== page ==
Spoiler alert: skip this paragraph is you want to watch the movie: THE ONE I LOVE follows a married couple in counseling to save their marriage (been there) and the wife, played by Elisabeth Moss, is saying that she and her husband (played by Mark Duplass) fundamentally disagree on how to go about saving their marriage (been there too). The marriage counselor suggests they go on a retreat but when they show up to this beautiful house in Ojai, CA, no one else is there – no other couples in distress, no counselors to help guide their weekend, no planned activities. Basically, they are there to have amazing alone time and reconnect. Also on the property is a sound studio and a guest house. When the wife goes into the guest house alone that night, she’s greeted by her husband in a fun and loving way and they sleep together. Only the next day, when she returns to the main house, she finds her husband asleep on the couch with no recollection of what happened the night before. The husband then enters the guest house and discovers his wife happy and loving and cooking him breakfast and bacon – but she normally hates it when he eats bacon. When he leaves the guest house and runs into his wife, he starts to realize that something weird is going on with some alternate beings. The wife wants to stay and try things out, see where it goes, try something new, and this is where the film lost me. It basically was the wife’s excuse to cheat on her husband and get him back for cheating on her and her lack of surprise or caution about these alternate selves was completely unbelievable to me. It becomes clear that these alternate selves are the perfect versions that each spouse wants from the other, but as time progresses and the wife gets more and more involved with the fake husband, these alternate beings become stronger. They can leave the guest house and go into the main house. The husband goes to the sound studio and finds files that indicate that these alternate selves were coached by the marriage therapist to become the perfect identities of the husband and wife. Questions remain. Are these real people who’ve undergone plastic surgery and voice coaching? Are these some kind of spiritual being that becomes more and more real? The fake wife confesses to the husband that only 1 couple can leave the compound at the end of the weekend and that the fake husband has truly fallen in love with the wife. The fake wife is truly in love with the fake husband, so she doesn’t want the fake husband to run off with the wife, leaving the husband trapped in the guest house until another unsuspecting couple in distress shows up and whatever happens physically/vocally to have them take over the new identities. So the husband stages an intervention and it seems like the wife is on board but then as they leave, in a PARENT TRAP move, the two wives are wearing the same clothes and the one that leaves with him ends up being the fake wife. How do we know? She makes him bacon. And the husband seems okay with this once he realizes it because he’s happy.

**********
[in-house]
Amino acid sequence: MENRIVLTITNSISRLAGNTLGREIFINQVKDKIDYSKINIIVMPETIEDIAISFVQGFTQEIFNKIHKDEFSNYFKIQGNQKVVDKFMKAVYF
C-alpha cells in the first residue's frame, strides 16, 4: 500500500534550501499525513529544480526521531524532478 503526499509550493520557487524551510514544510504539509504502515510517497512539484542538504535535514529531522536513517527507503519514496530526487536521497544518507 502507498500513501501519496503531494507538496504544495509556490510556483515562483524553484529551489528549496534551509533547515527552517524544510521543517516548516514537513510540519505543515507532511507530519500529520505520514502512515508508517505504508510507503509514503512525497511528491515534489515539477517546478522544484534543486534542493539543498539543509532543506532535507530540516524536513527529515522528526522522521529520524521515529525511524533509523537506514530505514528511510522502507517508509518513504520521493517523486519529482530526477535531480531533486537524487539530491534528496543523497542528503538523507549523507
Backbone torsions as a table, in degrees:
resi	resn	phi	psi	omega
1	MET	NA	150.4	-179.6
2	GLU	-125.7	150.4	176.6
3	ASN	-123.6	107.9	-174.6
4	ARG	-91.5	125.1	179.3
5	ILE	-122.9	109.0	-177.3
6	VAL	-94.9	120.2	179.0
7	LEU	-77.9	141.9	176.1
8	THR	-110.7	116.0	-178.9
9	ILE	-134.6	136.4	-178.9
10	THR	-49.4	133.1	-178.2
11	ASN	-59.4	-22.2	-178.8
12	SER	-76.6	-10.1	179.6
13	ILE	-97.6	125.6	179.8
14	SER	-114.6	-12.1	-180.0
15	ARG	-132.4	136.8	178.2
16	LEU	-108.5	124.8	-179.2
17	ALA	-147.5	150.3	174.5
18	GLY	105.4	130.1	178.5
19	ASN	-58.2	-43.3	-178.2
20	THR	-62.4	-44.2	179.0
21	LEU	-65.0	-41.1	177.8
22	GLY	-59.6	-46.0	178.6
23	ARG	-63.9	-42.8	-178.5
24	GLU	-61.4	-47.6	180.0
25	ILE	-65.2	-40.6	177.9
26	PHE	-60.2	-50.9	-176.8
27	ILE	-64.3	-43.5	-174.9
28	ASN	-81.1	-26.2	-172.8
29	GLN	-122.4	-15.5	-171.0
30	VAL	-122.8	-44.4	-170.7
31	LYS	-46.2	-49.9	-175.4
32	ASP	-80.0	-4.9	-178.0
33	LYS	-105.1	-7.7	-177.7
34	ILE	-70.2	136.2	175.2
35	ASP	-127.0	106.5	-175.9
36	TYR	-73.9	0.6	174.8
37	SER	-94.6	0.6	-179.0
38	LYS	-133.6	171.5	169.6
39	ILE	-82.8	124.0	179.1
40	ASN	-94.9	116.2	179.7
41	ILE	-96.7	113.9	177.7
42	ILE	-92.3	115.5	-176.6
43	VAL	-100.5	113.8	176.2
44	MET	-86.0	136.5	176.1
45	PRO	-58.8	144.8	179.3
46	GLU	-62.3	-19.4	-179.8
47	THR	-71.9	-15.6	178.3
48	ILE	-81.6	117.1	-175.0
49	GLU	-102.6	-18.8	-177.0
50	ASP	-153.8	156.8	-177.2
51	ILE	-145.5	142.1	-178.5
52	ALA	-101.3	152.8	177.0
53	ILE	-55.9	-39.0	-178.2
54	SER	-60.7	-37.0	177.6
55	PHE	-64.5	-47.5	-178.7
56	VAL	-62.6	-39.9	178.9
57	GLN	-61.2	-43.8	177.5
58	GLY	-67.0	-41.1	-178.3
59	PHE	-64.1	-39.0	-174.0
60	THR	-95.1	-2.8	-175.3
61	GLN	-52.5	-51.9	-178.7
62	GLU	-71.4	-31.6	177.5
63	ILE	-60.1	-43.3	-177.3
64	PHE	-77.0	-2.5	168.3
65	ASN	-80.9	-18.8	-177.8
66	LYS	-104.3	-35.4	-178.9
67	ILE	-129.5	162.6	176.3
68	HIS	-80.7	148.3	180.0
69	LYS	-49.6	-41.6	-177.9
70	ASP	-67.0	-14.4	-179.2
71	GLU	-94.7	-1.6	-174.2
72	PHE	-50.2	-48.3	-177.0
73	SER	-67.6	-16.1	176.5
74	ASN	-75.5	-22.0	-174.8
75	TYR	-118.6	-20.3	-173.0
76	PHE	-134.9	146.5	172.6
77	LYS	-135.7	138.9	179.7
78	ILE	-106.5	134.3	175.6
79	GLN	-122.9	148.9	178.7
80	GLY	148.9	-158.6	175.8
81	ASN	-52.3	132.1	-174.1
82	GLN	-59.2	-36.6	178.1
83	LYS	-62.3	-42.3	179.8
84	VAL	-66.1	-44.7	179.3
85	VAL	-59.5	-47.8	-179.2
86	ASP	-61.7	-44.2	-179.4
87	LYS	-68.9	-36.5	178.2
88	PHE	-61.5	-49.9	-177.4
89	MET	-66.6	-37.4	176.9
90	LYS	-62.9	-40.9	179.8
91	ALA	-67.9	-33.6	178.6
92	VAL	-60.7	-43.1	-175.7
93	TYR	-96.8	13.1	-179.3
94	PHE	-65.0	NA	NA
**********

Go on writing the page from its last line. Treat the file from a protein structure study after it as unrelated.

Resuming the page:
Yes, there are things to think about, and what does this all mean about the nature of love and marriage and therapy and change…but it stayed cerebral and therefore missed the mark for me. And I was all primed to have an immediate identification having tried to save my own marriage. In contrast the movie HER had me bawling my eyes out because it hit so close to home with the dissolution of the first marriage. But THE ONE I LOVE? Nothing. I felt like I was waiting for the big reveal, or for it to turn super creepy, or for it to get funny, or dramatic, or real. But it was just flat.